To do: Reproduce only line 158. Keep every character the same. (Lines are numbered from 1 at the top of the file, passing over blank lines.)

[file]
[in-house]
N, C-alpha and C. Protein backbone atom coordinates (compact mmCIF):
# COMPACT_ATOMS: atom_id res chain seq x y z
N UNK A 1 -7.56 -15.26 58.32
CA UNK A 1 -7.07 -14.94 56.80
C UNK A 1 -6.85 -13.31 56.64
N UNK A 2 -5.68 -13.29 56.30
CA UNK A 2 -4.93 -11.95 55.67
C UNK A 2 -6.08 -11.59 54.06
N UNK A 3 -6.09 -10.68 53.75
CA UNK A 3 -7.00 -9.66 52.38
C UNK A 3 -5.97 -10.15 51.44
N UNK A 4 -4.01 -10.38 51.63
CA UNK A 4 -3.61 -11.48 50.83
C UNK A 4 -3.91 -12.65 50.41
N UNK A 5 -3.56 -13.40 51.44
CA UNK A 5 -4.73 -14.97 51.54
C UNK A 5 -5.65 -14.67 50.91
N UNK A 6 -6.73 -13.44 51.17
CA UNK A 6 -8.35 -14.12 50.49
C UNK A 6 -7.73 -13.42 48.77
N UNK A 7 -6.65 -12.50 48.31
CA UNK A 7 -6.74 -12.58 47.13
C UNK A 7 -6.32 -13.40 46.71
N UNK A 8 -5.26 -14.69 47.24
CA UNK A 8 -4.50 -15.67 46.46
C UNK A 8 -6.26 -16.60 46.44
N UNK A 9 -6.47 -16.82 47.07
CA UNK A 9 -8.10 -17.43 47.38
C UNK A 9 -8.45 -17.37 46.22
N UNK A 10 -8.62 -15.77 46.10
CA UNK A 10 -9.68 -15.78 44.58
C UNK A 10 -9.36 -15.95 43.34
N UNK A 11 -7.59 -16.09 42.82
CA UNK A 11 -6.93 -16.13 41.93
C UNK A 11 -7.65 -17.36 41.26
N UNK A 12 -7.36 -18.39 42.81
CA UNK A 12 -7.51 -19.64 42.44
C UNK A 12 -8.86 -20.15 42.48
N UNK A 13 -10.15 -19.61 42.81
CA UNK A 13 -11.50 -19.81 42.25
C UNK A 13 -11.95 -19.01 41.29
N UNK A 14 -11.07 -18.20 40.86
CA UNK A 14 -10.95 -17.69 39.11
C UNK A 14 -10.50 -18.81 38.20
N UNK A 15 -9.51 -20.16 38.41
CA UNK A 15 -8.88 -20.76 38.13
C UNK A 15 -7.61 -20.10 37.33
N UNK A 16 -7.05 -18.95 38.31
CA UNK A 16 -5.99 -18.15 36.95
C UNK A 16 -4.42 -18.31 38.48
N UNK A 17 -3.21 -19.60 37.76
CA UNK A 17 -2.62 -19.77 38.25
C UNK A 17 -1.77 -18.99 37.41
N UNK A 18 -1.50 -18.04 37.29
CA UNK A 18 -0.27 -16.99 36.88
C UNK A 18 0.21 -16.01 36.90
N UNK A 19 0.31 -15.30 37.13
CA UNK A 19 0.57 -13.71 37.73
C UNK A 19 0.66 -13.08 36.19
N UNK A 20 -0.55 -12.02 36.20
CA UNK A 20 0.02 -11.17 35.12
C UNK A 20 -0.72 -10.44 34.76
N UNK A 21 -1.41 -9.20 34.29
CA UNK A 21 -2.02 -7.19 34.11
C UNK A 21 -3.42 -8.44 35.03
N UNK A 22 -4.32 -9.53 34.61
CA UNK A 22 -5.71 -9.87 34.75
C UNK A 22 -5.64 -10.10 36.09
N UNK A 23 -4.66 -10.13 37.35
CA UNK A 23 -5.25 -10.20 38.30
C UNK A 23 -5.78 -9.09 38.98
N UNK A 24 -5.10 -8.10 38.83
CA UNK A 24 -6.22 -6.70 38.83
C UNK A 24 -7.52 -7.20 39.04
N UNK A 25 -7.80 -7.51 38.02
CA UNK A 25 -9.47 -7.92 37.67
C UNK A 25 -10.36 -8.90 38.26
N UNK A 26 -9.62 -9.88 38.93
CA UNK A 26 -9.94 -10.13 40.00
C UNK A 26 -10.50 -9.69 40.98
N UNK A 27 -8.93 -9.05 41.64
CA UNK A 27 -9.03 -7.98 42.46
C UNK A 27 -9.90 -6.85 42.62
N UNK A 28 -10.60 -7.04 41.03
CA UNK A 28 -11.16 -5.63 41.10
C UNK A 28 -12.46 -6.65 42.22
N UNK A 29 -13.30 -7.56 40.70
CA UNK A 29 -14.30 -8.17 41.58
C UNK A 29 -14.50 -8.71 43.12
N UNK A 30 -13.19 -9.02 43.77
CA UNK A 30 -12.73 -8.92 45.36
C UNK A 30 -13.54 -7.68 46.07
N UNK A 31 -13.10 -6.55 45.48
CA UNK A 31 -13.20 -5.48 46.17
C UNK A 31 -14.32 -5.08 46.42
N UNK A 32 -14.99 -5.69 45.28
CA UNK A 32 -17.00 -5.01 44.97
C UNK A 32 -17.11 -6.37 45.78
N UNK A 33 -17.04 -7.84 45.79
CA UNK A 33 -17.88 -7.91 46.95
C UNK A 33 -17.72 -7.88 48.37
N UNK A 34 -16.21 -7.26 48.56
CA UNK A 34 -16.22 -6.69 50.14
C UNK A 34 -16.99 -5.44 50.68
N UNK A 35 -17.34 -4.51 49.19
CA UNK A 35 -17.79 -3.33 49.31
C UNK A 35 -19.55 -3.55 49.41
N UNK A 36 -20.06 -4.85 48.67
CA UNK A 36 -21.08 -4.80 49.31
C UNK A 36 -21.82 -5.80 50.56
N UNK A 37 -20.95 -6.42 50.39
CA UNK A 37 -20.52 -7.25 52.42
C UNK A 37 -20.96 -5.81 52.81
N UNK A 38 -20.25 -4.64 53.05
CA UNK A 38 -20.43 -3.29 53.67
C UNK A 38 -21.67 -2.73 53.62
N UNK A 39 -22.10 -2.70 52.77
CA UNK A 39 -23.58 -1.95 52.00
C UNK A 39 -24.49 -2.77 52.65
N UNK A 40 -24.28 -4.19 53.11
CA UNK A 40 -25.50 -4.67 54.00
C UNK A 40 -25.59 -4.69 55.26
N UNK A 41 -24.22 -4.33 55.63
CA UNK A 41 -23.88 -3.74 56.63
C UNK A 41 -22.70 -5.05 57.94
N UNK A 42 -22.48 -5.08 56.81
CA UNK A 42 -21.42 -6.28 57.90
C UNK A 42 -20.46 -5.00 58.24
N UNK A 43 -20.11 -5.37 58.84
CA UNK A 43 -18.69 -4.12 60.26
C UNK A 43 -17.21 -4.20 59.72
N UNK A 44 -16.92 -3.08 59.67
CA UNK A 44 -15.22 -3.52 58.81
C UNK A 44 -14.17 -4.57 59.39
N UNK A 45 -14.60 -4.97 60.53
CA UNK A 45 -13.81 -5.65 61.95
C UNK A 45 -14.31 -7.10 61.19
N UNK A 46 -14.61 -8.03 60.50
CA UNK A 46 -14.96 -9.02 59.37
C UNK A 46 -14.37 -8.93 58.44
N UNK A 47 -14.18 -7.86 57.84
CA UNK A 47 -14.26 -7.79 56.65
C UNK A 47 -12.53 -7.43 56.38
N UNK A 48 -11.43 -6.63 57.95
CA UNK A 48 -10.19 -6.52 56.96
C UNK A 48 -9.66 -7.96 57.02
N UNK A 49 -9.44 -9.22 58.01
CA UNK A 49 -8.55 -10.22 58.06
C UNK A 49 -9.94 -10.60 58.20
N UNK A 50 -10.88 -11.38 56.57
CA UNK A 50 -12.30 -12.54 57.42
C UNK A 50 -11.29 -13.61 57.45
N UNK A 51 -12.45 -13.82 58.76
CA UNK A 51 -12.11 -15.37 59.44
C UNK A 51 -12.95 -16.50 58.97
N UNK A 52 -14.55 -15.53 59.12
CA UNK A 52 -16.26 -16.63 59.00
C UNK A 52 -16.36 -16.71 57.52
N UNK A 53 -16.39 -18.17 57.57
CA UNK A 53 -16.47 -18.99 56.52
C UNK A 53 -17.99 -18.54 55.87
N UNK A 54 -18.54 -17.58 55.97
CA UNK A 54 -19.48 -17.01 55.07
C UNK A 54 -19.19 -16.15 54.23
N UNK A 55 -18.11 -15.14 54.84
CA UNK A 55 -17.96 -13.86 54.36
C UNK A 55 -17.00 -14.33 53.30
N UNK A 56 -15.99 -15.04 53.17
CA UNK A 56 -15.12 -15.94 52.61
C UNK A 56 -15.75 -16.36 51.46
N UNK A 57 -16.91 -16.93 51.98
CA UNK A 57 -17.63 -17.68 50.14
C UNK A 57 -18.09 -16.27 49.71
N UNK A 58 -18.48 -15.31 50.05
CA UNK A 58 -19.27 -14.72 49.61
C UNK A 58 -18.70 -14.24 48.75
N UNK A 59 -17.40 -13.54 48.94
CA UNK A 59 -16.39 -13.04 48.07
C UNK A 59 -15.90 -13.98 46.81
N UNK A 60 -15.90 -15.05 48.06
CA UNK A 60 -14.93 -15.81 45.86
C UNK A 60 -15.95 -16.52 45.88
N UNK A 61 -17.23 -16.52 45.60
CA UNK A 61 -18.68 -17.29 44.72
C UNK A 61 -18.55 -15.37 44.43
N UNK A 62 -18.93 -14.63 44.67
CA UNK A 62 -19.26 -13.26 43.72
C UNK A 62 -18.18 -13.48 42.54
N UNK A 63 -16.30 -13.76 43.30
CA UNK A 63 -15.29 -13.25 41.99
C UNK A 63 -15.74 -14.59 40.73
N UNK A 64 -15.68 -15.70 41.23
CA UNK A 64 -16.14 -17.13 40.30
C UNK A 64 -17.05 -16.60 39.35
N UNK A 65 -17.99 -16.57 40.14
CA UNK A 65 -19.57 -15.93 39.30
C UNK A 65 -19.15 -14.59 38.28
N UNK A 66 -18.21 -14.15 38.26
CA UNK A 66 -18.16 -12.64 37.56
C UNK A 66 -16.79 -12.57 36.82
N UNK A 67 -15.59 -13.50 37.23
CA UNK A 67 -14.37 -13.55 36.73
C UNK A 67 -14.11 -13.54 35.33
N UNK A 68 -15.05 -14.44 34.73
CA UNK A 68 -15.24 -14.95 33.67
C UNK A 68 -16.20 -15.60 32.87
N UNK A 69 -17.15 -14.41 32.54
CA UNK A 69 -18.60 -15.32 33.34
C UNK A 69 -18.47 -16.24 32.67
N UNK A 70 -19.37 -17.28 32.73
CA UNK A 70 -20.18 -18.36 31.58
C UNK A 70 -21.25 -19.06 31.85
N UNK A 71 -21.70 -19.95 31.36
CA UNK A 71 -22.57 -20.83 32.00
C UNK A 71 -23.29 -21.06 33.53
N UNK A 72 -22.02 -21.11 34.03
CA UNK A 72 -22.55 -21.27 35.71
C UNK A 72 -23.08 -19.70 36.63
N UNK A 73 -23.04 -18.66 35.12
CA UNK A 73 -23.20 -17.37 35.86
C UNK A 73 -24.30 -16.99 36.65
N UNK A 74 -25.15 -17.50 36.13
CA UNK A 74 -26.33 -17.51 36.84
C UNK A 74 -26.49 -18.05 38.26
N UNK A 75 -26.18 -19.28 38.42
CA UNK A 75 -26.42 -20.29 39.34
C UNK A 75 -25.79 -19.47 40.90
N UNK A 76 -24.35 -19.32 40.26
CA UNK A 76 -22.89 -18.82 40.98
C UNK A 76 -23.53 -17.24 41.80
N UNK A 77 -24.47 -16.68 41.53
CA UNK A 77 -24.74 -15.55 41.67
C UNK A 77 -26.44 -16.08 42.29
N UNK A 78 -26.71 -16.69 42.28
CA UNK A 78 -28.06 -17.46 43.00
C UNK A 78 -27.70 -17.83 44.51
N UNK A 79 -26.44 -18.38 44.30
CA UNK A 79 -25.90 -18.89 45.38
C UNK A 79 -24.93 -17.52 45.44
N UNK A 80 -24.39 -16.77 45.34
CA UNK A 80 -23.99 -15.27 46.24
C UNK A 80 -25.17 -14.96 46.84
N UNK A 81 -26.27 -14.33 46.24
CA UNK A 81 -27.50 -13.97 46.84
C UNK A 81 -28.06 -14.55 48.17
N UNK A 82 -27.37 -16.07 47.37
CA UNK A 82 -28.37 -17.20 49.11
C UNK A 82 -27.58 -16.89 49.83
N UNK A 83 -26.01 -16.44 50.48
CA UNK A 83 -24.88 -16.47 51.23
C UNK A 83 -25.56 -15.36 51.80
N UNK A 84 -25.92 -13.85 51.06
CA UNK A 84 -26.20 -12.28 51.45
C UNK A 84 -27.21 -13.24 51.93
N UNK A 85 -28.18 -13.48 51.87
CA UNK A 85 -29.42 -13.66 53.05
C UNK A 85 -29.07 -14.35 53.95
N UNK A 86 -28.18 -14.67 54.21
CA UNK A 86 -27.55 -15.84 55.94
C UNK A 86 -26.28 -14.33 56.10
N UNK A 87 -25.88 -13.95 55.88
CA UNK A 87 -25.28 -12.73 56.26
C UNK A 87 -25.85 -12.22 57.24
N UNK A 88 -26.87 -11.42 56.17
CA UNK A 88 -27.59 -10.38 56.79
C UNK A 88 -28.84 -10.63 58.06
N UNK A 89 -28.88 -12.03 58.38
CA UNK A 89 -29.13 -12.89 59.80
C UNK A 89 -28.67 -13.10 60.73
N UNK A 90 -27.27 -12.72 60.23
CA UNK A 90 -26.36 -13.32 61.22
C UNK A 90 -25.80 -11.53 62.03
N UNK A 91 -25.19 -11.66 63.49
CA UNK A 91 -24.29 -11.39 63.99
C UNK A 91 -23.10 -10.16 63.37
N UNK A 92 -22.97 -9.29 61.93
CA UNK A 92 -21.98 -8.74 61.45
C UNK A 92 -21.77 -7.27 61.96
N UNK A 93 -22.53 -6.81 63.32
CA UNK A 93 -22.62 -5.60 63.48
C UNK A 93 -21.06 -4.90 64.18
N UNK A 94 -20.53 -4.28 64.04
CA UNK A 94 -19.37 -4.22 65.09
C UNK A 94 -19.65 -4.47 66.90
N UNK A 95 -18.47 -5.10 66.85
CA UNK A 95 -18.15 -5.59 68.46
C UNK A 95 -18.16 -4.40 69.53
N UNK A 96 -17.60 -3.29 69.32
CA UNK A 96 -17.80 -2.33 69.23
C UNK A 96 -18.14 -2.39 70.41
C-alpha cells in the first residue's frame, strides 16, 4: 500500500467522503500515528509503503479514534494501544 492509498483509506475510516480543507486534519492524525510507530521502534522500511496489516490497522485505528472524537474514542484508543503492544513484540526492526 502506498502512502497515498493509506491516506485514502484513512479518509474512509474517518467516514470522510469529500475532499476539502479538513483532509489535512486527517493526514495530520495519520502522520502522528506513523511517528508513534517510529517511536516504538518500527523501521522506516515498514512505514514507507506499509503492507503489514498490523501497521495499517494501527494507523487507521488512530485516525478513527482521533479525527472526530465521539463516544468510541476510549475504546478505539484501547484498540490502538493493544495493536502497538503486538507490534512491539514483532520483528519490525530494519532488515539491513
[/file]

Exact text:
CA UNK A 52 -16.26 -16.63 59.00